Sallie Krawcheck should not run the SEC

The New York Times reported on Wednesday that Sallie Krawcheck, formerly of Citi and Bank of America, is the leading contender to be named chairman of the Securities and Exchange Commission. Let’s hope that President Obama comes to his senses and names someone more fit to the post. From the Times:

With Ms. [Mary] Miller withdrawing, Sallie L. Krawcheck, a long-time Wall Street executive, has emerged as a potential front-runner. Over the last year, she has become a familiar face in Washington, making the rounds with lawmakers to discuss consumer issues.

In my time working with the agency over a number of years I have been involved in multiple rounds of rule writing about the regulation of credit rating agencies. There are some particular kinds of personality traits that are necessary to herd and motivate an agency of over 1,000 lawyers. Based on my reading of her record, Ms Krawcheck is not qualified to take on this role.

The SEC has two primary functions. To write rules for the financial markets, an especially onerous task under the Dodd-Frank law, and to enforce those rules. The SEC also regulates several “self regulatory organizations” (SROs) such as FINRA, which oversees broker-dealers and the MSRB, which is responsible for the municipal bond market.

The SEC also works closely with the Commodities Futures Trading Commission (CFTC), Congress, the Federal Reserve, the Office of Comptroller of the Currency and foreign securities regulators through its membership on the International Organization of Securities Commissioners (IOSCO). The SEC also coordinates its works with the Financial Accounting Standards Board, a private sector group, to create authoritative public company accounting standards.

What happens to muniland in 2012?

It looks like smooth sailing for the municipal bond market in 2012, according to three senior market participants who exchanged views at the Fitch Ratings 2012 Municipal Credit Forum. Continued strong demand for municipal bonds, ongoing low bond issuance, favorable Federal Reserve rate policy and major banks upping their direct loans to municipal entities will make 2012 another strong year.

Estimates of how many new municipal bonds will be issued in 2012 ranged from $300 billion to $350 billion. George Friedlander, a municipal strategist at Citigroup, dug a little deeper than the gross numbers and discussed the maturity profile of the municipal debt market. He talked about “bond years outstanding,” which is a new concept to me. Friedlander explained that with the massive amount of bond refundings that are happening in this low-interest-rate environment, the overall maturity of bonds outstanding is contracting. Or, to put it another way, as municipal bond issuers call long maturity bonds, they are replacing them with shorter duration bonds at lower interest rates. This shrinks the amount of bonds available in the 15-30-year range. It could help explain the new lows that the Thomson Reuters MMD AAA scale keeps hitting for longer maturity bonds. Friedlander had estimated that there was $90 billion more in bond refundings in 2011 than new issuance.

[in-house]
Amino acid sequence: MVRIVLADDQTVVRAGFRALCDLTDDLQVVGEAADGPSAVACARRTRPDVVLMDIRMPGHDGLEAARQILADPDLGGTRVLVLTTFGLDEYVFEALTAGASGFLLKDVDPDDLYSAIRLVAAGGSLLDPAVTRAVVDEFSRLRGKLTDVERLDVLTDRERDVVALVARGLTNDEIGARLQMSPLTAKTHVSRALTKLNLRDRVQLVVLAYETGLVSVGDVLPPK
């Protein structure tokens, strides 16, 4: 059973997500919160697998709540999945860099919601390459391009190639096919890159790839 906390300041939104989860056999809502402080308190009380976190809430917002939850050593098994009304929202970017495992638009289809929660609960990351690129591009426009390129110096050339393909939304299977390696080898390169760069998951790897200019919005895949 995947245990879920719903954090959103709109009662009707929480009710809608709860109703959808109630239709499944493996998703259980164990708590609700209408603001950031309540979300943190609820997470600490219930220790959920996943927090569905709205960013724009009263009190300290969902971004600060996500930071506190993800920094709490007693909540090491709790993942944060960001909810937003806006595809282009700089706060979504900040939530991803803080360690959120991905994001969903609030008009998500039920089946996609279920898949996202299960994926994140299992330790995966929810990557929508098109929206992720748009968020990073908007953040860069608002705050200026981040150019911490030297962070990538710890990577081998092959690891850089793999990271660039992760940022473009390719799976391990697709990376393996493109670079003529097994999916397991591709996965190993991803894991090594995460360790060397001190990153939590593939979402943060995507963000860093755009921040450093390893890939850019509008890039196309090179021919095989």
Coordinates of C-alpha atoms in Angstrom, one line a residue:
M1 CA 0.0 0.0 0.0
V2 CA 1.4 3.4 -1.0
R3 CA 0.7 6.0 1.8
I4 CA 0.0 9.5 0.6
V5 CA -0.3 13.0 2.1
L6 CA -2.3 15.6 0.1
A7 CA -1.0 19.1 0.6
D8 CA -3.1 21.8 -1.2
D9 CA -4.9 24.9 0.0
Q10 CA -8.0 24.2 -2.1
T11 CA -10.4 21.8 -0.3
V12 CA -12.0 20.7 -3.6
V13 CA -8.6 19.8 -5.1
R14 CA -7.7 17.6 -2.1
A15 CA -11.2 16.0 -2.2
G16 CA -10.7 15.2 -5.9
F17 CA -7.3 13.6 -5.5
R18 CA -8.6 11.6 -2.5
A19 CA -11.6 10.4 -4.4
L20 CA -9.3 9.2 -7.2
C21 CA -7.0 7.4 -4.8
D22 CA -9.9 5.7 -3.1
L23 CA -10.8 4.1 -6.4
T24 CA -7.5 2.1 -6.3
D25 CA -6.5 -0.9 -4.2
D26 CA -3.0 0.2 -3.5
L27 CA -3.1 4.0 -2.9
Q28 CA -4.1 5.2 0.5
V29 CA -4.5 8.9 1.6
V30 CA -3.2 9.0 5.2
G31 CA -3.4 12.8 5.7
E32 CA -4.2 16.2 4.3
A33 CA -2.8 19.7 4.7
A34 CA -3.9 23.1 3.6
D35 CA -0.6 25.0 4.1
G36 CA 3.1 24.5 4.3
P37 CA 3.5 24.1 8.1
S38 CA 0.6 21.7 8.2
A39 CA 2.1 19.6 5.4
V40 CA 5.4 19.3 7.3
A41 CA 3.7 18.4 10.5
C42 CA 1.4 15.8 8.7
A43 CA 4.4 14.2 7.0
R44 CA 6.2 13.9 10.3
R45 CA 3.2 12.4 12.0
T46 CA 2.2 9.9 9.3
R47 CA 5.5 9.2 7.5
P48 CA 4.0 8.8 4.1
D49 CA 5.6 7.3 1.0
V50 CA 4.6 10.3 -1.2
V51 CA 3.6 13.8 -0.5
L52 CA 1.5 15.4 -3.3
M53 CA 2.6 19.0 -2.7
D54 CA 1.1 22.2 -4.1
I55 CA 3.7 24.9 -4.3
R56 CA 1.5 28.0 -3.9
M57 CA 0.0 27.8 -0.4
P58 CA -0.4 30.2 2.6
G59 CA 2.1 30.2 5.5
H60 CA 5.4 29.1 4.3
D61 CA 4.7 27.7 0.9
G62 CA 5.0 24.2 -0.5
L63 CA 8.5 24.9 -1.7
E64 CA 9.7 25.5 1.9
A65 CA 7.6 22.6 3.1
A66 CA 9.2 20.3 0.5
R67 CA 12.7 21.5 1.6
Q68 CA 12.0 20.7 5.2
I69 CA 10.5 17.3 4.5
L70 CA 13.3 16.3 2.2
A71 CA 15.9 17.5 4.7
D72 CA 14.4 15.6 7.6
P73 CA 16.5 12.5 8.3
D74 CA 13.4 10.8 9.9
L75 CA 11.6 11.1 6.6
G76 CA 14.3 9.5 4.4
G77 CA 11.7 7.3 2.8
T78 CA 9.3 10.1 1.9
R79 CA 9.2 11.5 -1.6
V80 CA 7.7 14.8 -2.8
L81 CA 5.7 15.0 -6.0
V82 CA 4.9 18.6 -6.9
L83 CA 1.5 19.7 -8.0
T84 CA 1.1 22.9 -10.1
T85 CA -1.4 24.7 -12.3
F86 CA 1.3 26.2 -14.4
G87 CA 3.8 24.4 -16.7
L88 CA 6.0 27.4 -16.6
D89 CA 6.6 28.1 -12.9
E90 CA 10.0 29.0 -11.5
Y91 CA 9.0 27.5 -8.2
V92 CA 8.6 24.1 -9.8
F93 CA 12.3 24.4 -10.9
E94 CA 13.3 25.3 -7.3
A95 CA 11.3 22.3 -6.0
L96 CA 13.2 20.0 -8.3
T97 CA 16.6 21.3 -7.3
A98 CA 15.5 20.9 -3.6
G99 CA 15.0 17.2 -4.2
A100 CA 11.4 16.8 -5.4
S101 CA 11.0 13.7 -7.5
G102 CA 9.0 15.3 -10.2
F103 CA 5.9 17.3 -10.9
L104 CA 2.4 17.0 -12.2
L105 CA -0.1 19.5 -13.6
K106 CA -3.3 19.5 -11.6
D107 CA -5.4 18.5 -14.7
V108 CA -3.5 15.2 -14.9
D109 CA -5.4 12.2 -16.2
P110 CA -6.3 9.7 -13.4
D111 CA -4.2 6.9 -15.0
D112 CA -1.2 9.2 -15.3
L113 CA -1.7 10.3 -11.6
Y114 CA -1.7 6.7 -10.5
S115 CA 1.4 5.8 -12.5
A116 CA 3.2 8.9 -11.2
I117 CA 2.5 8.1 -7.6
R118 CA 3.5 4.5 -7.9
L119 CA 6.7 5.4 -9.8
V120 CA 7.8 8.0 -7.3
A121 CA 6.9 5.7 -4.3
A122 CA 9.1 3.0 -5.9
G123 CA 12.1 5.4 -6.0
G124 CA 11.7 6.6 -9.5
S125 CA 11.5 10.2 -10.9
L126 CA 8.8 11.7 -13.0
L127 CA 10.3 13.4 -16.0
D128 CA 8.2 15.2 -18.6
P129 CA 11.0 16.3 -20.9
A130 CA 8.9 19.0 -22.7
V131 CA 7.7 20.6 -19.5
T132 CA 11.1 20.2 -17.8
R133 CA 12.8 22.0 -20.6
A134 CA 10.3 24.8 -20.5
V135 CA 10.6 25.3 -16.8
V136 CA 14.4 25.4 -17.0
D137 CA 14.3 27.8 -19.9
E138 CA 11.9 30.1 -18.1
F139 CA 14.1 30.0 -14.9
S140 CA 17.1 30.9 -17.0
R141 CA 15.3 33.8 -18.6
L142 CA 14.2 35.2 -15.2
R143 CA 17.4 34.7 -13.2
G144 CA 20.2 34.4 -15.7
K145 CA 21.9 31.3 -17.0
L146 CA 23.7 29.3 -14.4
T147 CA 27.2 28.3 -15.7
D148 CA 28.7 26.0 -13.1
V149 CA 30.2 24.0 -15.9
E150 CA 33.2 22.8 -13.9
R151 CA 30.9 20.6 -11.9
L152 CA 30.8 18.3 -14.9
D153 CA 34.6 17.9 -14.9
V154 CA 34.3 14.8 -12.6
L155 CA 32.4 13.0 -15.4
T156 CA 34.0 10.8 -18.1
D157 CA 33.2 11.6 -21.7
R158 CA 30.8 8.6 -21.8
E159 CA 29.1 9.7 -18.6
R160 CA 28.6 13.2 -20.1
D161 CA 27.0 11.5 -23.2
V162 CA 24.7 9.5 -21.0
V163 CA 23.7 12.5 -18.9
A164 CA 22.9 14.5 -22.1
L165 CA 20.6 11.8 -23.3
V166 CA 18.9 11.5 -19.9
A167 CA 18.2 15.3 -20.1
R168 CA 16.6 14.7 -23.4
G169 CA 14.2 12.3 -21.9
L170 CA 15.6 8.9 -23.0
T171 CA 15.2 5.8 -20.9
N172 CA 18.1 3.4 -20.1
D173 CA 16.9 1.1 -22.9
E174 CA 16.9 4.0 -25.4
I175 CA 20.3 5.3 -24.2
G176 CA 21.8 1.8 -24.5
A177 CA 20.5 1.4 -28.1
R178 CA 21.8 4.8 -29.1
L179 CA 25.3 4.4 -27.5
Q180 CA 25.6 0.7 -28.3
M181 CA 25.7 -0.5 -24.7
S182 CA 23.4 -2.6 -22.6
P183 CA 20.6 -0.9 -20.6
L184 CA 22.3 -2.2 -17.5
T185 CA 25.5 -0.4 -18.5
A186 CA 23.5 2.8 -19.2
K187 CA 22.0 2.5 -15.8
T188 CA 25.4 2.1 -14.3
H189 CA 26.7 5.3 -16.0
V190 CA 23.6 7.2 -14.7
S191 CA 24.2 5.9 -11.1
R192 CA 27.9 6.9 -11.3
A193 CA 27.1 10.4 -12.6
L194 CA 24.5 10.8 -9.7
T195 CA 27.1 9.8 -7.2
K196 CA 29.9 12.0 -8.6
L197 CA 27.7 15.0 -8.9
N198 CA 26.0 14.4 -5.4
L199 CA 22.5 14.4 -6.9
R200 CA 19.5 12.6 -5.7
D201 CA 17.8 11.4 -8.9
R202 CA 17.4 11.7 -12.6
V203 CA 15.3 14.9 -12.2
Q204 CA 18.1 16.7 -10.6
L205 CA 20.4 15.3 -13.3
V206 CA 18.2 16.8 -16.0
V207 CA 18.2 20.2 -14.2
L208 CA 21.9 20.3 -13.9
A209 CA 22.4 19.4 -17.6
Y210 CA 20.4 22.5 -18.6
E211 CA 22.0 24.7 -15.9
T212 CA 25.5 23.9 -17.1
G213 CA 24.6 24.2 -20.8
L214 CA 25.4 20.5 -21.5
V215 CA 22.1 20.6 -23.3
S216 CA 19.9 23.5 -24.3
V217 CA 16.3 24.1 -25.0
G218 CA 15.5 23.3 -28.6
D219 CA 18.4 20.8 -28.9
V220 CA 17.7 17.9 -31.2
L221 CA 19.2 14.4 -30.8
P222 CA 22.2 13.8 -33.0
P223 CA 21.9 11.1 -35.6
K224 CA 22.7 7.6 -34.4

Given that refundings took up a big portion of 2011 bond issuance, Friedlander projected that there was $170 billion of “new money” that flowed into muniland last year. Much of the cash invested in the muni space was “old” money that investors had from their refunded bonds. This would help explain the meteoric performance of muniland in 2011, and it’s likely to have big implications for 2012.

Michigan’s unemployment insurance bonds

Michigan called on Citibank to help repay about $3 billion the state owed to the federal government for expenses racked up during the deepest part of the recession. Like many states, Michigan had to manage soaring unemployment insurance costs and borrowed from the feds to help workers who had lost their jobs. Washington had given these loans on very advantageous terms, but like a teaser rate for a credit card, those are expiring and interest costs will soon jump for borrowers. So Michigan, like Texas and Idaho, has refinanced these payments.